Vascular dementia and lung cancer treatment - 1293977

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Vascular dementia and lung cancer treatment - 1293977

I wish to seek advice please re the following.
My elderly relative, 89 yrs old femaie ex smoker, has a pulmonary nodule of 6 mm which is deemed malignant on repeat Ct scans over 4 months. Grown from 4 to 6 mm in that time. Has no symptoms and was picked up routinely. Mediastinal lymphadenopathy, on same side, also on CT scan.

A PET scan was considered but there is a refusal for insurer to pay.
Also has vascular dementia for 2 years, with poor orientation,minimental score of 10, has full time carers 24 /7 over the last 6 months.. Recognises all of family and has reasonable quality of life.
Frail physically and mobile but needing assistance at times or can walk with aid.

Blood work up shows longstanding poor kidney function at about 30% functioning of normal - investigated previously and deemed to be a decline of old age.
No other significant medical history.
Oncologist recommends no further investigation or treatment feeling she will poorly tolerate any such interventions and also feels previous suggestions of a PET scan will add nothing further.

Can I please ask your views on this and in particular whether there is any advantage in pursuing a tissue diagnosis and whether there any other views on treatment here.
Also can anyone give some guidance on prognosis here..
Thank you..

Hi Frank,

Hi Frank,

Welcome to Grace. Often people are too frail to withstand the effects of anti cancer treatment. However it shouldn't be assumed this person has cancer. A 4 or 6 mm nodule is usually too small to be picked up on a PET so it's easy to see why the insurance company wouldn't want to pay for a very expensive procedure. For anyone it's an ordeal for a frail 89 yr old...? A PET scan just isn't the next step in this type of situation. Normally a "wait and see" approach is the next step and rescan in 3 or 6 months. Normally a nodule needs to be at least 1 cm before a PET can pick up molecular activity found in cancer, inflammation or infection. 1 cm is also the size a nodule needs to be before a biopsy can be taken.

The change is pretty insignificant as is the size. It could be the difference between the "slices" of the 2 pictures. Imagine a 6 mm oval or an american football. If you slice it up like a loaf of bread on slice will be smaller. The assumption that it's cancer is even more a stretch. Whether or not your relative is strong enough to take anti cancer treatment is a good question to be asking but we aren't able to answer that. But know this really isn't something a you healthy person would have biopsied at this time. A wait and see approach would be the next step. Rescan in 3 or 6 months to see if the nodule still appears to be growing.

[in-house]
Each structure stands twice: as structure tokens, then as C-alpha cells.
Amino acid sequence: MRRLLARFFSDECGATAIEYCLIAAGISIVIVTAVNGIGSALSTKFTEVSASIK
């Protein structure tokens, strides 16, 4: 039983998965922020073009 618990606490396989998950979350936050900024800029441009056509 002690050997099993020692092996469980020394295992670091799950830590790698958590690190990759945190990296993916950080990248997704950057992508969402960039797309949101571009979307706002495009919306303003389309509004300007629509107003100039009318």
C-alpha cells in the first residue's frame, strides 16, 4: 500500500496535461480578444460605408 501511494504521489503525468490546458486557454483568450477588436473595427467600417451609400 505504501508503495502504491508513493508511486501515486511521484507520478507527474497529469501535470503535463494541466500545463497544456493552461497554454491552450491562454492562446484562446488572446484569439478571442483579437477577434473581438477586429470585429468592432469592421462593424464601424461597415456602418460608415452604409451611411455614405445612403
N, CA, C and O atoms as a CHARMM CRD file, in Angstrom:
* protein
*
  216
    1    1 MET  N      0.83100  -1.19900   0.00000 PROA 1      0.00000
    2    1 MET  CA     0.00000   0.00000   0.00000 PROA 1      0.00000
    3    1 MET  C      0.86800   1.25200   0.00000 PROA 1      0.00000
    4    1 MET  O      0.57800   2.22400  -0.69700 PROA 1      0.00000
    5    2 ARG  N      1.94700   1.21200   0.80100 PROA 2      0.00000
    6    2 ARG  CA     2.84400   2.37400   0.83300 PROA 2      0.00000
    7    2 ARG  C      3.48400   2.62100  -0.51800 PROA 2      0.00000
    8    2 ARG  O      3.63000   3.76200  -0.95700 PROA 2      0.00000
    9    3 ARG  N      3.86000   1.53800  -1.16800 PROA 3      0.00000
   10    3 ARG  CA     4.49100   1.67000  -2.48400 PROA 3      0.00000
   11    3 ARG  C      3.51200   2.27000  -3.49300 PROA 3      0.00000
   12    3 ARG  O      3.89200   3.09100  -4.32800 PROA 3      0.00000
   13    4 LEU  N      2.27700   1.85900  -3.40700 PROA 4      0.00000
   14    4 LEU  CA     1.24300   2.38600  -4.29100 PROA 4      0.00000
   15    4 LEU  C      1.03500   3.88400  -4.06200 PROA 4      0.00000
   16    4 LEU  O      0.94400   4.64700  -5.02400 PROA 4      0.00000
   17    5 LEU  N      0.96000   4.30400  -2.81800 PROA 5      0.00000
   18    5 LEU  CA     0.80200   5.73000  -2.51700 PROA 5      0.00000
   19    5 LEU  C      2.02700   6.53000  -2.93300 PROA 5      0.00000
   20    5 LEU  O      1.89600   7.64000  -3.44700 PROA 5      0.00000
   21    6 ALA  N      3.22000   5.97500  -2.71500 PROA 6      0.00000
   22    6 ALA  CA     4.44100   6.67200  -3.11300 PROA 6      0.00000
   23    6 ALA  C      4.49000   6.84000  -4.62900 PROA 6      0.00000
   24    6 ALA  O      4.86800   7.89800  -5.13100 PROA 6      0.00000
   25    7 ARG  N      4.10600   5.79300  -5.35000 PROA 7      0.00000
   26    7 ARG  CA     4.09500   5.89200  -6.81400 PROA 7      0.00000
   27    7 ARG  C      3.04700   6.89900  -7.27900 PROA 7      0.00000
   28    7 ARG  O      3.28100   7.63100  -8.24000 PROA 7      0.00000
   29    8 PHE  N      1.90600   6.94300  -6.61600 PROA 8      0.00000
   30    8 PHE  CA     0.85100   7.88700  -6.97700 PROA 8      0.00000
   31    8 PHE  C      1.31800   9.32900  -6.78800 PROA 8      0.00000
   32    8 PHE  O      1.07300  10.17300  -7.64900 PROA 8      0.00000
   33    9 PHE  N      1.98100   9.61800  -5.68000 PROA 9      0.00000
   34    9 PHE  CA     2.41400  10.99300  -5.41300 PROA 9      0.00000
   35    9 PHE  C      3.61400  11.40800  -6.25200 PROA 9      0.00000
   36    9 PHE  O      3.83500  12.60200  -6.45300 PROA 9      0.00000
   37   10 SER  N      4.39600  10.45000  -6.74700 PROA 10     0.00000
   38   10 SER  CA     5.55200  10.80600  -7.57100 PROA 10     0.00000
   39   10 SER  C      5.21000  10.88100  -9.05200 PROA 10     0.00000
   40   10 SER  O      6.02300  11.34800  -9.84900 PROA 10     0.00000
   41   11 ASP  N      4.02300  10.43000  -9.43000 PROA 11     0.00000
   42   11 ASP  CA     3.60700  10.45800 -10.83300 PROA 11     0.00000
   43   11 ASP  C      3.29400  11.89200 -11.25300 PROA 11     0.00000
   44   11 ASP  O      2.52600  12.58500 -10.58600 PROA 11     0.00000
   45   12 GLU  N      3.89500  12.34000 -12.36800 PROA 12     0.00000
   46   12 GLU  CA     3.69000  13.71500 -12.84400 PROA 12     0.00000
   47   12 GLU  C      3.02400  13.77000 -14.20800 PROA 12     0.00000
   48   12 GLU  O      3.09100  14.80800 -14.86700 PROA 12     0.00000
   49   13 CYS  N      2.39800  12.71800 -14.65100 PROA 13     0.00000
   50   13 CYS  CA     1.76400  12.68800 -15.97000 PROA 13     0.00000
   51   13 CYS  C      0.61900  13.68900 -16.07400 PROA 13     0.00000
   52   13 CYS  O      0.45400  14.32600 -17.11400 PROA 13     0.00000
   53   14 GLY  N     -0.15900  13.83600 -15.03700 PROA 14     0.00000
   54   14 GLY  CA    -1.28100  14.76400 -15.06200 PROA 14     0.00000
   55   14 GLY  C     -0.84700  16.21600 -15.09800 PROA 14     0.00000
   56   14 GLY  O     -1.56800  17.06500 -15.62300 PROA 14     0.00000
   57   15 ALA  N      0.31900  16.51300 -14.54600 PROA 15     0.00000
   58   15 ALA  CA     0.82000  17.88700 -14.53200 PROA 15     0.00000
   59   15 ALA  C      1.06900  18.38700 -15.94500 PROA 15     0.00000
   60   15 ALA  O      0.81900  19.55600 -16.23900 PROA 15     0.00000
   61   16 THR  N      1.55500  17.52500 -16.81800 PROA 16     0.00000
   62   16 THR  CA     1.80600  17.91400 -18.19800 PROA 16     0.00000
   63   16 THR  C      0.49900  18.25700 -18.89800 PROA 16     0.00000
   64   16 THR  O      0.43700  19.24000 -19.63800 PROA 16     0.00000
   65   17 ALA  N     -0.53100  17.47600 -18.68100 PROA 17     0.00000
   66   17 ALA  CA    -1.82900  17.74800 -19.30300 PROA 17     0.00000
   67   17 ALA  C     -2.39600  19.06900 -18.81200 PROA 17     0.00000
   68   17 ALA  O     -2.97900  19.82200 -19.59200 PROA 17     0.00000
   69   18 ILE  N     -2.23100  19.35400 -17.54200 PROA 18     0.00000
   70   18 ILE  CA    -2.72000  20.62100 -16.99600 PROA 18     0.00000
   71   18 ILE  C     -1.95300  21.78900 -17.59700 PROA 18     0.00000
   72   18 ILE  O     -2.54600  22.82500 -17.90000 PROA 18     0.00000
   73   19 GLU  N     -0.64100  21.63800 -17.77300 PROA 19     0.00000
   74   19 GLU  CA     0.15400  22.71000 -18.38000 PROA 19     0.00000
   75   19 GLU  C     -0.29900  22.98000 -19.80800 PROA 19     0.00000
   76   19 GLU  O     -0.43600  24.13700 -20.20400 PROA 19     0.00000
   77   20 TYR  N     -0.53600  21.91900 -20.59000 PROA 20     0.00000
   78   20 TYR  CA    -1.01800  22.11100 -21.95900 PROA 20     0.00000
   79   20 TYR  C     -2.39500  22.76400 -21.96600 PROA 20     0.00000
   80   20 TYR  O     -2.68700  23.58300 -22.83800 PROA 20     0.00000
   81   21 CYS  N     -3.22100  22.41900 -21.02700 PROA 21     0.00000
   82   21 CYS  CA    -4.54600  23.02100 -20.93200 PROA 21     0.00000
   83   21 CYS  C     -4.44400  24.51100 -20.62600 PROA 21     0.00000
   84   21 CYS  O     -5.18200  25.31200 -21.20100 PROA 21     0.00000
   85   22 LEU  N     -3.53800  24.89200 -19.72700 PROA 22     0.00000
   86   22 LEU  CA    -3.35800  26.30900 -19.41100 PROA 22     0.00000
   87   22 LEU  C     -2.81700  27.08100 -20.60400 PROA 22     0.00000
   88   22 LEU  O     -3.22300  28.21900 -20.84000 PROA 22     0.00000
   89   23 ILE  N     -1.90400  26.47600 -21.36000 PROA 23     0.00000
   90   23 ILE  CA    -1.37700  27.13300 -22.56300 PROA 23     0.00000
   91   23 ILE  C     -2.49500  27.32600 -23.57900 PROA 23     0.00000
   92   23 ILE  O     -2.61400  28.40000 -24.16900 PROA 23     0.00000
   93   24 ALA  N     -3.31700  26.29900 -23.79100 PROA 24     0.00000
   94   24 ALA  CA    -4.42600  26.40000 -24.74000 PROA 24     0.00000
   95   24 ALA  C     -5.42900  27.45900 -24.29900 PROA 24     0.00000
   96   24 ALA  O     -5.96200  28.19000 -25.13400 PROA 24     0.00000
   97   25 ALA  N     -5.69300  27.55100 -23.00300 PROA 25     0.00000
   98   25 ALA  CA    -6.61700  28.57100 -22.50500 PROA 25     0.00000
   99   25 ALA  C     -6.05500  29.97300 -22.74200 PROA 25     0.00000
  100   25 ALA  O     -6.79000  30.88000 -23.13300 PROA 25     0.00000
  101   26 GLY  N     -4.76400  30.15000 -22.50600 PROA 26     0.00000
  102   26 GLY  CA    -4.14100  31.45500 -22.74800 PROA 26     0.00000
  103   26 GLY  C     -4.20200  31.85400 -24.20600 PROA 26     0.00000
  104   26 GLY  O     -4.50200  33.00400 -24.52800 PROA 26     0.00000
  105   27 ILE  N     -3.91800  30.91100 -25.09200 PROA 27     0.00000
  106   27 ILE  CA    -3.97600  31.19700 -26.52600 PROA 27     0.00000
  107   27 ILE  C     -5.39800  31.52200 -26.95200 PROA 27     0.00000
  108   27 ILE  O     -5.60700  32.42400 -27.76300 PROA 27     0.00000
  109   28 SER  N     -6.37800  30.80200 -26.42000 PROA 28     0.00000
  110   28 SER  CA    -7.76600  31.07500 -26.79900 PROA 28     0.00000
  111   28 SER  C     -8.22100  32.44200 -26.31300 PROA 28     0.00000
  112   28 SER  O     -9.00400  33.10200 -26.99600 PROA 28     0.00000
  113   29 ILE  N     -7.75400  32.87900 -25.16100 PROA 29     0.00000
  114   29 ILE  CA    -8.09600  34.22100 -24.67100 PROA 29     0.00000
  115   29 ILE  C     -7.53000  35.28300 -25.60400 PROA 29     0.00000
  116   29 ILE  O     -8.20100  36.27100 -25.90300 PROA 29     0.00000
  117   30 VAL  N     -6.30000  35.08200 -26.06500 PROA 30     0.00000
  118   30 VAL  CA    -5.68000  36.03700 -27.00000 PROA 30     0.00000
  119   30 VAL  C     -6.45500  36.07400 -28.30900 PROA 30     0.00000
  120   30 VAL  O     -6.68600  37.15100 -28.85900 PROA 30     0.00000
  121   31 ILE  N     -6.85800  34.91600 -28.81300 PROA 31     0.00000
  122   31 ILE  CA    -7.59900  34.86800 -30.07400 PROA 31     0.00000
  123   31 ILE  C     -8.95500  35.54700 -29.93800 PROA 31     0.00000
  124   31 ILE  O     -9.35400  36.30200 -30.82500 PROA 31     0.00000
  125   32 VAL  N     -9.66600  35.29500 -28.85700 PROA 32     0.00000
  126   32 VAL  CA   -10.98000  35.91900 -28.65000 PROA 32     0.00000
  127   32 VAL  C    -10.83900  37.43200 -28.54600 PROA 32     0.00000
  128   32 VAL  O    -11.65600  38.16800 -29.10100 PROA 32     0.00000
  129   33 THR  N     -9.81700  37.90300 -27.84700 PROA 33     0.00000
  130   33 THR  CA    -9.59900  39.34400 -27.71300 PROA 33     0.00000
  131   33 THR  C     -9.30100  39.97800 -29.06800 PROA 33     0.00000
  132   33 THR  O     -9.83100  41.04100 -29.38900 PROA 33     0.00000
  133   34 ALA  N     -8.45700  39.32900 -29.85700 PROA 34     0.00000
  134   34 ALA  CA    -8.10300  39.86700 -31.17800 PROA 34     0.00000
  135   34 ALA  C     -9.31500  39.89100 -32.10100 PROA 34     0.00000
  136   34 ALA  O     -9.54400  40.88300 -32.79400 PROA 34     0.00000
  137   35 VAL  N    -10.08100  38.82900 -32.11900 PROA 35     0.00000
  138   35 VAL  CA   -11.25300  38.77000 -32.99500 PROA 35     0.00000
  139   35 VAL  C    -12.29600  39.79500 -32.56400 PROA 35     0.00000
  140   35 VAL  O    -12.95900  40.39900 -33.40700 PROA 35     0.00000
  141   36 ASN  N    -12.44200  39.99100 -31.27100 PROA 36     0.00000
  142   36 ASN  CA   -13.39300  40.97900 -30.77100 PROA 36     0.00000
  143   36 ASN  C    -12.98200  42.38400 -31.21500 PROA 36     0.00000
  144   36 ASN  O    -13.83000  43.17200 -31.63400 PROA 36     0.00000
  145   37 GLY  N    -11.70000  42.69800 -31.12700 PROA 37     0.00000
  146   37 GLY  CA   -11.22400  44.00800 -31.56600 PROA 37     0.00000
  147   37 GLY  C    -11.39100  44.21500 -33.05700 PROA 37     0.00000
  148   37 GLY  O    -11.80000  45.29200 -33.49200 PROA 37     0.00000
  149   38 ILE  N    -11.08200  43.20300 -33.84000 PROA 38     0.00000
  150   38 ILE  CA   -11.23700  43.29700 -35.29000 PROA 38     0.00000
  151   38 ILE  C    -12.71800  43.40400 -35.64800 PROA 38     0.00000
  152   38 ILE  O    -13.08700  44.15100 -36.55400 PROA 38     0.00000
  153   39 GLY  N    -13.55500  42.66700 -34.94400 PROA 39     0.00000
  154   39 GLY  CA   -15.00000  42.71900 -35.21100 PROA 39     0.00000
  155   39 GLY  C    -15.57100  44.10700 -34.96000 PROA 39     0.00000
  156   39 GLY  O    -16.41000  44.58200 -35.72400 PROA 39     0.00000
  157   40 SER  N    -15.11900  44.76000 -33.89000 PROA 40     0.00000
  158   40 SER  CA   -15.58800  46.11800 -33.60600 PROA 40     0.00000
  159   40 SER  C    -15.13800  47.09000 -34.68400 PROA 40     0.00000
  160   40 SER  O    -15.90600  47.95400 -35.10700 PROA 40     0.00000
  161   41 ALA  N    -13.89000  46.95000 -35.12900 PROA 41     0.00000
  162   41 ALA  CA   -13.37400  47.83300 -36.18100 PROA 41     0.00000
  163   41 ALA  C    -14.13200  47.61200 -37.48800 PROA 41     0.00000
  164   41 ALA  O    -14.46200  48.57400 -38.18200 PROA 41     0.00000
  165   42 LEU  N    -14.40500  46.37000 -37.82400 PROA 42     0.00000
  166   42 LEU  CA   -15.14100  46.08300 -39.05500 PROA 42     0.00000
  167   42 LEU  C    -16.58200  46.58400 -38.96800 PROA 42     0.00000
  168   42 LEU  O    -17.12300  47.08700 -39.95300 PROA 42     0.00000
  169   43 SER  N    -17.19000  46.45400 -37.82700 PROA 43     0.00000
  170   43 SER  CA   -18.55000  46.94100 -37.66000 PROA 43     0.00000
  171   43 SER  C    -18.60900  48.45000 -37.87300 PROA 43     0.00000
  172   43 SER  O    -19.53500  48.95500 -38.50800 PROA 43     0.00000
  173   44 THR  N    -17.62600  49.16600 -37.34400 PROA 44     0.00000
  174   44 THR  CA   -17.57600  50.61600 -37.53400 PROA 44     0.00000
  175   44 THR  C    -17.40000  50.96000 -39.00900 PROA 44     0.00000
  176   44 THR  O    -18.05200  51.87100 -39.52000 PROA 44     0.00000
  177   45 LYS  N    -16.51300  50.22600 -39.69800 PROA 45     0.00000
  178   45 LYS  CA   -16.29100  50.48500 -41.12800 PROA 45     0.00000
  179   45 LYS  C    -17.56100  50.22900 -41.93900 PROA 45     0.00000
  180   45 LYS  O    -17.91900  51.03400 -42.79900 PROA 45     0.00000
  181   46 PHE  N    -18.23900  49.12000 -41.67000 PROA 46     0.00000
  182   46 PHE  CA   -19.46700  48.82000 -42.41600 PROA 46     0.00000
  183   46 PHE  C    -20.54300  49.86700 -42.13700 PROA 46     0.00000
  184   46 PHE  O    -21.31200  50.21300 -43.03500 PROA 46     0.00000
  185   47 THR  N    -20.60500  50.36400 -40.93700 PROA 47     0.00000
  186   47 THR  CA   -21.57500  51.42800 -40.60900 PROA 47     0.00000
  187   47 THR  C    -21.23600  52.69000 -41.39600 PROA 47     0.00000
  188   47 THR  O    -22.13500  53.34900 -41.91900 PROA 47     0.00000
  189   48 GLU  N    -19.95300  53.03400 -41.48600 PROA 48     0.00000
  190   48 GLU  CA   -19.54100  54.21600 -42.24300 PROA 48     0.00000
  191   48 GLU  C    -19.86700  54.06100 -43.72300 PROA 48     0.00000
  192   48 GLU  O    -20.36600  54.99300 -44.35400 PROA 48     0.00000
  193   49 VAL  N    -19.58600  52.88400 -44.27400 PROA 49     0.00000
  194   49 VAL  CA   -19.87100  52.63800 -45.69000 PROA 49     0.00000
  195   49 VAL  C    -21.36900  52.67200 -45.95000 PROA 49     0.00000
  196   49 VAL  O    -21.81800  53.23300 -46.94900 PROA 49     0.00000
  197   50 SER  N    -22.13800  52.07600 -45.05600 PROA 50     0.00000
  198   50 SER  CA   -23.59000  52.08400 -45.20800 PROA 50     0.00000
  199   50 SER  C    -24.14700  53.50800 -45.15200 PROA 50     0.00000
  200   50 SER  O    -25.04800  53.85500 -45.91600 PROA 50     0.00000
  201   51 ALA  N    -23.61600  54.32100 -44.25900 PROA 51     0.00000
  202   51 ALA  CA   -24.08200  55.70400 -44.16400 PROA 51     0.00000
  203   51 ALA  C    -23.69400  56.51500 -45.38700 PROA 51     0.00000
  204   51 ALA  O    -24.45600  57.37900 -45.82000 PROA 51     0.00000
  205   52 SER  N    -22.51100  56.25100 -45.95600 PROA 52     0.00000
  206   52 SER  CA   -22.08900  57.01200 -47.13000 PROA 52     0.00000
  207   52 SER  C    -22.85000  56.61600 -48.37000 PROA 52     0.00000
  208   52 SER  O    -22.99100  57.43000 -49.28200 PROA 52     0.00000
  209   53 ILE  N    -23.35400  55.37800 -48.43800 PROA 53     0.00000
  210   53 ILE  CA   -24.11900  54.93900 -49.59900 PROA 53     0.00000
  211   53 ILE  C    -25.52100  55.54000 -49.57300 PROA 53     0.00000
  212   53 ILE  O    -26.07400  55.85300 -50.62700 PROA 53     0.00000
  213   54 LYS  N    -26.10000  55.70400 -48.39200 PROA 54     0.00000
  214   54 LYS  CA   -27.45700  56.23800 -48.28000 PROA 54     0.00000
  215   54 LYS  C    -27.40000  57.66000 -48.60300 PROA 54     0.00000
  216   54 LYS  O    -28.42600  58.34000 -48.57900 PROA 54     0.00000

As for being too frail, SBRT is a type of radiation treatment that may be an curitive option for very small (1 or 2 cm) lung cancer site.

All best,

Hi Janine,

Hi Janine,

Thank you very much for your reply.
Is the presence of mediastinal lymphadenopathy significant and also I should have mentioned the nodule is spiculated and I am not sure if this is significant.

Interestingly the respiratory physician was more in keeping with your view that the significance was unclear re the imaging results but the radiologist seemed to be of a stronger view that this was malignant.

Any comments are welcomed.

Kind regards,

The radiologist specializes

The radiologist specializes in reading scans and reporting on the finds, she has no further info on the person being scanned. They often make suggestions to the doctor but should not be taken as a recommendation over the treating oncologist who has all the information. At any rate a PET scan for a sub cm lung nodule is not standard because there is no data suggesting any kind of benefit in clinical care (and there's lots of data on the subject). The swollen mediastinal lymph node and the shape of the nodule are both signs that the nodule could represent cancer. However a swollen lymph node could represent other benign activities in the lymph system. Usually lung cancer tumors are spiculated in shape but not all spiculated nodules are cancerous. These are things suggestive of cancer but in no way an absolute. As I said above a wait and see approach is the standard of care.

Most oncologists with any time in clinical care can tell you that they see scans that look like cancer that ends up not cancer every week. If anticancer treatment is something your relative would like to look into it's worth speaking to the oncologist again to make sure all the bases are being covered.

From Cleveland Clinic on, "The radiographic edge characteristics of a pulmonary nodule influence the probability of malignancy. Nodule edges can be smooth, lobulated, irregular, and spiculated based on CT appearance. Typically, benign nodules have well-defined borders while malignant nodules are irregular or elongated. However, one cannot use edge characteristics alone as an endpoint as there is much overlap. The LR for a smooth edge is 0.3, for a lobulated edge 0.74, and for an irregular or spiculated edge 5.54.12 A spiculated edge is an independent predictor of malignancy in a lung nodule."

All best

Thank you Janine for your

Thank you Janine for your very helpful replies.